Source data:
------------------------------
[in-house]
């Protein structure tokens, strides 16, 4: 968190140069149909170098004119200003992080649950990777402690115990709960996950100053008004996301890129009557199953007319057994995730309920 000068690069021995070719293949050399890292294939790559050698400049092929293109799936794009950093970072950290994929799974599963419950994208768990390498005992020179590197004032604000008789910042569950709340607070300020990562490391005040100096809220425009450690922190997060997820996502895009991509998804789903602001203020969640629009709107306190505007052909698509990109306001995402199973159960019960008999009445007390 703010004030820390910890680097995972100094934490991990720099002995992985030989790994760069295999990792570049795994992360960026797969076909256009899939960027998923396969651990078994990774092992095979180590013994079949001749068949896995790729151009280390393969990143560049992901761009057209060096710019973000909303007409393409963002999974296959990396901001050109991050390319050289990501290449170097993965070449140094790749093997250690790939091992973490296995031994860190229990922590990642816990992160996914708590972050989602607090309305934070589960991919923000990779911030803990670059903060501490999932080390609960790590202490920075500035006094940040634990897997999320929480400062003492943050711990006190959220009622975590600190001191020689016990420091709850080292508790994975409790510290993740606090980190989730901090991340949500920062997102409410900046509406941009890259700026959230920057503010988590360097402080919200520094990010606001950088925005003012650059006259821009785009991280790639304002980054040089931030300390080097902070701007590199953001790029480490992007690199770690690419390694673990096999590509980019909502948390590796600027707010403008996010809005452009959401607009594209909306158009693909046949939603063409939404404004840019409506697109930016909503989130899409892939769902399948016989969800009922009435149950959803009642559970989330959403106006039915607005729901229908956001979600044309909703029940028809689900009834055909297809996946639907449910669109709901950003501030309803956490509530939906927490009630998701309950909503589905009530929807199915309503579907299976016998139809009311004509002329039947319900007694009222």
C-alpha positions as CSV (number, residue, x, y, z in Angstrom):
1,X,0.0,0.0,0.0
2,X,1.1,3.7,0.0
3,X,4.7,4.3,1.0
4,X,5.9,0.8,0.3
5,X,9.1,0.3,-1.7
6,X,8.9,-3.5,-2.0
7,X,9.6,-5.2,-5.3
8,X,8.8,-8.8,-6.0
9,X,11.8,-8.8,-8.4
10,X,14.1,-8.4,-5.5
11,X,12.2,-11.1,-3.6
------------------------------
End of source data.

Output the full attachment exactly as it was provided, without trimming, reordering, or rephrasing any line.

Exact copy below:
[in-house]
């Protein structure tokens, strides 16, 4: 968190140069149909170098004119200003992080649950990777402690115990709960996950100053008004996301890129009557199953007319057994995730309920 000068690069021995070719293949050399890292294939790559050698400049092929293109799936794009950093970072950290994929799974599963419950994208768990390498005992020179590197004032604000008789910042569950709340607070300020990562490391005040100096809220425009450690922190997060997820996502895009991509998804789903602001203020969640629009709107306190505007052909698509990109306001995402199973159960019960008999009445007390 703010004030820390910890680097995972100094934490991990720099002995992985030989790994760069295999990792570049795994992360960026797969076909256009899939960027998923396969651990078994990774092992095979180590013994079949001749068949896995790729151009280390393969990143560049992901761009057209060096710019973000909303007409393409963002999974296959990396901001050109991050390319050289990501290449170097993965070449140094790749093997250690790939091992973490296995031994860190229990922590990642816990992160996914708590972050989602607090309305934070589960991919923000990779911030803990670059903060501490999932080390609960790590202490920075500035006094940040634990897997999320929480400062003492943050711990006190959220009622975590600190001191020689016990420091709850080292508790994975409790510290993740606090980190989730901090991340949500920062997102409410900046509406941009890259700026959230920057503010988590360097402080919200520094990010606001950088925005003012650059006259821009785009991280790639304002980054040089931030300390080097902070701007590199953001790029480490992007690199770690690419390694673990096999590509980019909502948390590796600027707010403008996010809005452009959401607009594209909306158009693909046949939603063409939404404004840019409506697109930016909503989130899409892939769902399948016989969800009922009435149950959803009642559970989330959403106006039915607005729901229908956001979600044309909703029940028809689900009834055909297809996946639907449910669109709901950003501030309803956490509530939906927490009630998701309950909503589905009530929807199915309503579907299976016998139809009311004509002329039947319900007694009222």
C-alpha positions as CSV (number, residue, x, y, z in Angstrom):
1,X,0.0,0.0,0.0
2,X,1.1,3.7,0.0
3,X,4.7,4.3,1.0
4,X,5.9,0.8,0.3
5,X,9.1,0.3,-1.7
6,X,8.9,-3.5,-2.0
7,X,9.6,-5.2,-5.3
8,X,8.8,-8.8,-6.0
9,X,11.8,-8.8,-8.4
10,X,14.1,-8.4,-5.5
11,X,12.2,-11.1,-3.6